Published : 2022-09-01

Effects of stress and biological environment on polymeric implants' durability


The results of investigations of durability of bioinert polysulfone (PSU) and its composites, containing either 15 % of short carbon fibers randomly oriented (PSU + CF MD) or 40 % of long fibers uniaxially oriented (PSU + CF 1D), were presented. The effects of a presence, orientation, length and volume part of carbon fibers on mechanical properties of the composites were determined (Table 2). The materials were subjected to creep testing in dry or in vitro (in Ringer fluid) conditions under variable stress (10-400 MPa) or without it (incubation). Then the changes of their mechanical properties were investigated (Table 3) and the observations of surface fractures by SEM method (Fig. 2) as well as measurements of interlayer shear strength (ILSS - Table 4) were done. The changes of the structures were determined on the basis of glass transition temperature (Tg) by means of DSC method. The long-term strength (sd - Table 6 and Fig. 5) and the values of permissible (maximum) load (smaks. - Table 7 and Fig. 6) for the materials investigated, in relation to the assumed time of bone tissue fixation, were determined on the basis of creep tests at in vitro conditions. It has been found that PSU and its composites can work safely under long-term load in biological environment at the level of 30-40 % of initial strength during the period required for bone fixation. Introduction of carbon fibers to the polymer allow to subject the material to considerable loads but accelerates the process of its degradation in body fluids' environment.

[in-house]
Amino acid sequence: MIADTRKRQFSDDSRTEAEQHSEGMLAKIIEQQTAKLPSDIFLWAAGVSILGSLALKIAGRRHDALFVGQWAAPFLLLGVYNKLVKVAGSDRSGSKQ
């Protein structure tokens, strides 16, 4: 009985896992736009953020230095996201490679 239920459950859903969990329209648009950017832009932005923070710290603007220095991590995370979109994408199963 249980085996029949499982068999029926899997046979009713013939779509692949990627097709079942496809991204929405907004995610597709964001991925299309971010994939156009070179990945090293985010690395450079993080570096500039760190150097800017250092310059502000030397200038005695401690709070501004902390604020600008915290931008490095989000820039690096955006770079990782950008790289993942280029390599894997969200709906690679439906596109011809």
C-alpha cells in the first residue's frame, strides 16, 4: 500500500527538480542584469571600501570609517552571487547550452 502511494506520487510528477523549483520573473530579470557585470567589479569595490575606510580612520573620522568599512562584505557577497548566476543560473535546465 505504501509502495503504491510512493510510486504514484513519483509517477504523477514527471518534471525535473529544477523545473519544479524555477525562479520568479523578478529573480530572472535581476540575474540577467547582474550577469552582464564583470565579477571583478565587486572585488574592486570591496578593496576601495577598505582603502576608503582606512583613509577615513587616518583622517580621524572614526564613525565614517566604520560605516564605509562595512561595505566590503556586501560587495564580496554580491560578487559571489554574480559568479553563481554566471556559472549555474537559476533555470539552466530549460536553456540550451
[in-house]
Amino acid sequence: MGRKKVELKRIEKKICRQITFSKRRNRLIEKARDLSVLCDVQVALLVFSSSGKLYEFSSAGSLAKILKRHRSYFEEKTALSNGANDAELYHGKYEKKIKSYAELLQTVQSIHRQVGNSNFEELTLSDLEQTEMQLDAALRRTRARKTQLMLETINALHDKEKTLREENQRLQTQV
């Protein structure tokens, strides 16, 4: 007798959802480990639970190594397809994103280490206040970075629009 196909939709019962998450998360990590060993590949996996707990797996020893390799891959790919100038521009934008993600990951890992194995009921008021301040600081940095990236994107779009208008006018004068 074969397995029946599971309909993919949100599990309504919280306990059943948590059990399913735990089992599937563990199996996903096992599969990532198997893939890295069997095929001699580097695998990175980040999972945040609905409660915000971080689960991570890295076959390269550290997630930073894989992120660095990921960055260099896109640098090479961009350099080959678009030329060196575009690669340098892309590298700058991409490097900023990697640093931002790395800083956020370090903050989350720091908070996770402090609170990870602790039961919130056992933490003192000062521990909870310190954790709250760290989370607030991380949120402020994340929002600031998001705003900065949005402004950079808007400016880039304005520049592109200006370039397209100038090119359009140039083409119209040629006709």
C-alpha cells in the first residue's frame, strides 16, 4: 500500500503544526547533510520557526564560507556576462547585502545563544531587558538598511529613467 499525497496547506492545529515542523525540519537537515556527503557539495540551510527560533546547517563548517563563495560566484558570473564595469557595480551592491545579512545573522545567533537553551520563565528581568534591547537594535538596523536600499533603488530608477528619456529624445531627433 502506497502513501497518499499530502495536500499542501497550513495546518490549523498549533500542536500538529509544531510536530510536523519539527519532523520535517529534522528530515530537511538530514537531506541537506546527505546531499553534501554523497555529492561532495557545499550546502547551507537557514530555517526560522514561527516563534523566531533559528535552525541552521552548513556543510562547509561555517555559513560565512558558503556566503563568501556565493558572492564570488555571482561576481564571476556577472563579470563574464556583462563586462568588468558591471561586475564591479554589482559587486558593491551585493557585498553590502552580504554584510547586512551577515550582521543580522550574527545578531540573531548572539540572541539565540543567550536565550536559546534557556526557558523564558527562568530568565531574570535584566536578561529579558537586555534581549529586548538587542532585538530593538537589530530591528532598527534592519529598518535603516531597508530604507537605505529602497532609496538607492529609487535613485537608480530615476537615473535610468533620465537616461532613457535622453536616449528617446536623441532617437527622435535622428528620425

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Chłopek, J. (2022). Effects of stress and biological environment on polymeric implants’ durability. Polimery, 50(3), 182-189. Retrieved from